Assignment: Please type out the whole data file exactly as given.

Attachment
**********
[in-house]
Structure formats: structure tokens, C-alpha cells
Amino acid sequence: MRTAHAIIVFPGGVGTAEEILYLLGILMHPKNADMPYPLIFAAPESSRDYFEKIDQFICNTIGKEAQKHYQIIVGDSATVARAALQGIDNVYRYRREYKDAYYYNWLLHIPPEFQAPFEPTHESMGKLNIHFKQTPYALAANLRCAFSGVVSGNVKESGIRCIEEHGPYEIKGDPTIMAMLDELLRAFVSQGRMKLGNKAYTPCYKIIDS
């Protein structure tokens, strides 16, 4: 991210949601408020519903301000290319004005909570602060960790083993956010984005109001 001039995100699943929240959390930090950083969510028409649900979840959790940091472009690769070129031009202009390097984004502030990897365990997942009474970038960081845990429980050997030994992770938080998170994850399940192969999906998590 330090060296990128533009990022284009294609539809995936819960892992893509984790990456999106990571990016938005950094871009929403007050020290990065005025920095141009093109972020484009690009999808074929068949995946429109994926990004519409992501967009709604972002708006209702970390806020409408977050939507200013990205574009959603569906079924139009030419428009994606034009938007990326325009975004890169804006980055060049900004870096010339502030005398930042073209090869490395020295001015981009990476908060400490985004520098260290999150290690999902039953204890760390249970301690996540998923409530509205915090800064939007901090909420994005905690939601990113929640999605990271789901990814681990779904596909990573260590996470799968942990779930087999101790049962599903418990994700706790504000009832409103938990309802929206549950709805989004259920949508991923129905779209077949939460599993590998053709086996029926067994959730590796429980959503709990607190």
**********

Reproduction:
[in-house]
Structure formats: structure tokens, C-alpha cells
Amino acid sequence: MRTAHAIIVFPGGVGTAEEILYLLGILMHPKNADMPYPLIFAAPESSRDYFEKIDQFICNTIGKEAQKHYQIIVGDSATVARAALQGIDNVYRYRREYKDAYYYNWLLHIPPEFQAPFEPTHESMGKLNIHFKQTPYALAANLRCAFSGVVSGNVKESGIRCIEEHGPYEIKGDPTIMAMLDELLRAFVSQGRMKLGNKAYTPCYKIIDS
């Protein structure tokens, strides 16, 4: 991210949601408020519903301000290319004005909570602060960790083993956010984005109001 001039995100699943929240959390930090950083969510028409649900979840959790940091472009690769070129031009202009390097984004502030990897365990997942009474970038960081845990429980050997030994992770938080998170994850399940192969999906998590 330090060296990128533009990022284009294609539809995936819960892992893509984790990456999106990571990016938005950094871009929403007050020290990065005025920095141009093109972020484009690009999808074929068949995946429109994926990004519409992501967009709604972002708006209702970390806020409408977050939507200013990205574009959603569906079924139009030419428009994606034009938007990326325009975004890169804006980055060049900004870096010339502030005398930042073209090869490395020295001015981009990476908060400490985004520098260290999150290690999902039953204890760390249970301690996540998923409530509205915090800064939007901090909420994005905690939601990113929640999605990271789901990814681990779904596909990573260590996470799968942990779930087999101790049962599903418990994700706790504000009832409103938990309802929206549950709805989004259920949508991923129905779209077949939460599993590998053709086996029926067994959730590796429980959503709990607190």